UK: More trains, better connections and greater reliability are the three aims of Network Rail’s Digital Railway strategy to apply technology to make the most effective use of existing infrastructure, Digital Transformation Director Patrick Bossert told TechUK’s Digital Railway for the UK conference in London on February 11.
NR’s £300m programme to move from the ‘paper age to the digital age’ has so far saved £100m through better management of assets, he said, while these assets are now more reliable than ever. The Digital Railway programme is now looking at the ‘bigger picture’, and how NR’s experience can benefit the rail industry as a whole.
Bossert said there are locations where ‘we just need more trains’, such as on the route into London’s Waterloo station where services through Surbiton are at 170% capacity in the peak. Here, there is ‘no choice’ but to find a way to operate more trains on the network, and it is hoped that a combination of cab signalling and traffic management systems could provide 11 extra peak train paths an hour. This would avoid the need for the costly and disruptive construction of a fifth track through 10 km of London suburbs, or the ‘eye-watering’ expense of rebuilding the route to accommodate double-deck rolling stock and its longer station dwell times.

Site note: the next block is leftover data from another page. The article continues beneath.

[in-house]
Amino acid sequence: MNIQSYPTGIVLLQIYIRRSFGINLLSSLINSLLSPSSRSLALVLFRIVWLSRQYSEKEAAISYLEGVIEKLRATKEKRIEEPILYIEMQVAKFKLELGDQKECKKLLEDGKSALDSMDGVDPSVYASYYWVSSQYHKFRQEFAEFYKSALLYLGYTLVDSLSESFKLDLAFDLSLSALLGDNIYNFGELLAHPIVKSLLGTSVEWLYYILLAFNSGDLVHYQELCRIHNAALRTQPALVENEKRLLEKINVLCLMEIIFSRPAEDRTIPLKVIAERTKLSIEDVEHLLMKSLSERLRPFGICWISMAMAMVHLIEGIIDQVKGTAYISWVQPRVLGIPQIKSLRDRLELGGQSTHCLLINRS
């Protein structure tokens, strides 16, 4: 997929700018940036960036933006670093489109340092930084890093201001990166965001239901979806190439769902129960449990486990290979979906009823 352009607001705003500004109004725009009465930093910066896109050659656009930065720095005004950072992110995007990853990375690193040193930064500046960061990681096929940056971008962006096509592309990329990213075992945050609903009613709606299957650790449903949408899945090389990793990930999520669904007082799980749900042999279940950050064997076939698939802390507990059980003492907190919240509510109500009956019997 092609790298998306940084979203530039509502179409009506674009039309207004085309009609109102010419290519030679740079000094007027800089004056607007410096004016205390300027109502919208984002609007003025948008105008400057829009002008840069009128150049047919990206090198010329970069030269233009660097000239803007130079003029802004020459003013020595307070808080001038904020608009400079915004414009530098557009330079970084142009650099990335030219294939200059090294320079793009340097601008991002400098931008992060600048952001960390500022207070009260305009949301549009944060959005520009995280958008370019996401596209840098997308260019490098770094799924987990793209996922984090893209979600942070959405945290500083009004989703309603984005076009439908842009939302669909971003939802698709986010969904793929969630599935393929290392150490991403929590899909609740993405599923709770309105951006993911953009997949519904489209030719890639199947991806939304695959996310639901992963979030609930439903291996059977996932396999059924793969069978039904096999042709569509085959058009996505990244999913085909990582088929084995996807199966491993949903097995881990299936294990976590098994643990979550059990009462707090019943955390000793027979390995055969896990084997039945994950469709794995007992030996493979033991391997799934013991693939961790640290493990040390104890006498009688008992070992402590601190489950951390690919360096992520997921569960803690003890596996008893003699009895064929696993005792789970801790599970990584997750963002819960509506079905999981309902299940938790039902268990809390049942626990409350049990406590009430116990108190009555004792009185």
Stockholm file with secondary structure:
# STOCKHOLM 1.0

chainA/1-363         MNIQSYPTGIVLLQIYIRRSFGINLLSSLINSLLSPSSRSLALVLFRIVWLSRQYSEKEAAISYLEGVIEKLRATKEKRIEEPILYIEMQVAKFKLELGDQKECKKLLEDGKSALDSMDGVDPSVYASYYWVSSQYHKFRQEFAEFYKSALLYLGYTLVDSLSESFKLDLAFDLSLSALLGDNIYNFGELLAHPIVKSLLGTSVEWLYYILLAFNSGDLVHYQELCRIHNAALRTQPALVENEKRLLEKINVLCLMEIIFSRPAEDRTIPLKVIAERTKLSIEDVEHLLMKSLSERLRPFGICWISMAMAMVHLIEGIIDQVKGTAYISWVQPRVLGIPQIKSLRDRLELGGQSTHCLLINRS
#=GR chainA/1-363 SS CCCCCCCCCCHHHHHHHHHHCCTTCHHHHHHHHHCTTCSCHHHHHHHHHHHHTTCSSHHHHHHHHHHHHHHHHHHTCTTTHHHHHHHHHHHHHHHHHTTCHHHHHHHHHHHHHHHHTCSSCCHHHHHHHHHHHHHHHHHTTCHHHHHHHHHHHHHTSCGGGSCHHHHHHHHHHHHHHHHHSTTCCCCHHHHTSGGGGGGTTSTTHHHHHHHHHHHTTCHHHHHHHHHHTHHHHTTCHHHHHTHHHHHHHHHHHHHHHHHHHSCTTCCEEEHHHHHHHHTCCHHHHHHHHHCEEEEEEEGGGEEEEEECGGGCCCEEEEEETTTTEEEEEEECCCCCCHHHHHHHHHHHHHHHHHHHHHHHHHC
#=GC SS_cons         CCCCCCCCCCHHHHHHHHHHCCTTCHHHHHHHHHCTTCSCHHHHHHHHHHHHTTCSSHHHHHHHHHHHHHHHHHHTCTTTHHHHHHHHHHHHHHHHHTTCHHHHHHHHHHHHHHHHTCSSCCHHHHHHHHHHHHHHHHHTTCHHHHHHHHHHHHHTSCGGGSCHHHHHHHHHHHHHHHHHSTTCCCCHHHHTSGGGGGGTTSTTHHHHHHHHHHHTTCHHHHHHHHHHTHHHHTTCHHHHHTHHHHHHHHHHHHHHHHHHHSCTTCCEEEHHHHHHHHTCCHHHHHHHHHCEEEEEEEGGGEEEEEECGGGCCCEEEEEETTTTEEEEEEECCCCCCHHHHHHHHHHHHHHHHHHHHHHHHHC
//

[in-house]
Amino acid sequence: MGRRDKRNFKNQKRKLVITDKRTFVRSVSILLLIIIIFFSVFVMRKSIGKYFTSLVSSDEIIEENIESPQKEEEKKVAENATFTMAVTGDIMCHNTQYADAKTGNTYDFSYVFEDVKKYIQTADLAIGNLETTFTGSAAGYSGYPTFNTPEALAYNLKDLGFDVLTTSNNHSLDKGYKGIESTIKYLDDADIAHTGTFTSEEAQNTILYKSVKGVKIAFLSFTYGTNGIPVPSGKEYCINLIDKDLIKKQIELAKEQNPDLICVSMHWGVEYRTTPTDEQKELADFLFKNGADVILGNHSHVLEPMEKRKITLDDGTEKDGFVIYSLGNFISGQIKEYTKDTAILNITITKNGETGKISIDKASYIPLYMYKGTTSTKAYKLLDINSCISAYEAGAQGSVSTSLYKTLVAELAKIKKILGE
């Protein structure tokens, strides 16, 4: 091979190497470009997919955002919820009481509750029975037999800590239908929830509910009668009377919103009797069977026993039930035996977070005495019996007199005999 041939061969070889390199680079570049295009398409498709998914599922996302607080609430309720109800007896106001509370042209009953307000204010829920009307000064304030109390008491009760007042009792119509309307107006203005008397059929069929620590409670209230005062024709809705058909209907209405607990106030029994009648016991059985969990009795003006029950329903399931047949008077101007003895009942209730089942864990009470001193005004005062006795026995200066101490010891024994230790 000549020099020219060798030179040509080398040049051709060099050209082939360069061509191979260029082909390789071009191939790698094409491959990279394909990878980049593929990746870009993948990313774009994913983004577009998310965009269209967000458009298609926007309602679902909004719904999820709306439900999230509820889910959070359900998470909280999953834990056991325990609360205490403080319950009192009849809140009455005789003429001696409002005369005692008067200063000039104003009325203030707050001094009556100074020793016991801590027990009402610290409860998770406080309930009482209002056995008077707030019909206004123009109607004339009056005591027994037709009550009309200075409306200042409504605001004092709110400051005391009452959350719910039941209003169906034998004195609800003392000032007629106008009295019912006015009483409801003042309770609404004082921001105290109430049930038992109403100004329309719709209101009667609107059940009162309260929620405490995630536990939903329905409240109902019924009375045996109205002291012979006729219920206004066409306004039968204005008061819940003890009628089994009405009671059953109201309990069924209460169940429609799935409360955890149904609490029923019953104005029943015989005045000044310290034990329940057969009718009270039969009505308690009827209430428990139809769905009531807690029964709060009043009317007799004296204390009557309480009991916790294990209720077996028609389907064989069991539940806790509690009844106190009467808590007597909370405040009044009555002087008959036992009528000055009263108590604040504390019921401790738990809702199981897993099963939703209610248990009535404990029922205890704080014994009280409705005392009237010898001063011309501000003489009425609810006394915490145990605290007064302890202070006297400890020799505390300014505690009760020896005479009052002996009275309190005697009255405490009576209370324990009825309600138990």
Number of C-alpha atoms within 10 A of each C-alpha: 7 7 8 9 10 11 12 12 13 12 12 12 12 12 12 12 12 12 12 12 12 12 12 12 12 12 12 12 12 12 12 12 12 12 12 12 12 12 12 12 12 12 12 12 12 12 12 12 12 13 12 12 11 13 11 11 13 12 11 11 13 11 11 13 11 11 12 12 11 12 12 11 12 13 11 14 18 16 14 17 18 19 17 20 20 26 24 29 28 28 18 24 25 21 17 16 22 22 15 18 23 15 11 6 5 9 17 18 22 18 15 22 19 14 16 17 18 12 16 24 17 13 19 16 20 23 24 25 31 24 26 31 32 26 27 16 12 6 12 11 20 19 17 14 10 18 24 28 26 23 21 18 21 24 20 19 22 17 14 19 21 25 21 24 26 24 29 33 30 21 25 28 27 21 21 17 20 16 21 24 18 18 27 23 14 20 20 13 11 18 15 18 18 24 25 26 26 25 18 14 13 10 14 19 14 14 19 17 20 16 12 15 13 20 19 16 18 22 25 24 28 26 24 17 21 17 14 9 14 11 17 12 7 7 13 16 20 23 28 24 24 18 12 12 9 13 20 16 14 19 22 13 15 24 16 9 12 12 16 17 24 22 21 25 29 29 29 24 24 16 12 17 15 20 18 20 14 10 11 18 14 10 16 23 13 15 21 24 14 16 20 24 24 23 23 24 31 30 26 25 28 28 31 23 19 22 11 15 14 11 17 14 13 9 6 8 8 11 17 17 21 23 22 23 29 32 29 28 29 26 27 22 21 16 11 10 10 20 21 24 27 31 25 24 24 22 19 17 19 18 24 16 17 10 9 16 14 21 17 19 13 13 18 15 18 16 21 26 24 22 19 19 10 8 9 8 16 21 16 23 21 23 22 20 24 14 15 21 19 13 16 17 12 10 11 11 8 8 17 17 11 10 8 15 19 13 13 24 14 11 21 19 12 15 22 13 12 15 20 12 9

The need for better connectivity has also been identified, as passengers do not only want to commute into major termini. Capacity constraints mean some trains are currently unable to call at interchanges such as Clapham Junction, but NR and operators envisage that analysis of travel data, including non-rail users, could allow service patterns to be optimised to enable better connectivity.
Digital Railway means ‘we can put more trains on the rails’, but Bossert suggested that there are some lines where the need is for better reliability, greater connectivity and lower costs, rather than more services.
In Wales, for example, NR’s focus is on lower costs and greater reliability. In Scotland there is a need to provide extra capacity around Edinburgh and Glasgow, and to lower costs elsewhere. In the north of England, better connectivity from towns and villages to centres of employment is seen as essential to supporting the government’s Northern Powerhouse initiative to rebalance the economy away from London and southeast England, while in the Midlands as well as the north there is a need is for more stops, perhaps including new stations to reflect changing demand, and for more ways to reach more destinations.
Freight demands are also changing, with the decline of coal and rise of intermodal traffic. Only 25% of containers arriving in the UK are currently moved by rail, offering a potential opportunity for freight operators, but demand occurs in spikes when a large ship arrives. This can be difficult for operators to handle, in contrast to the regular train paths allocated to steady flows of coal to power stations.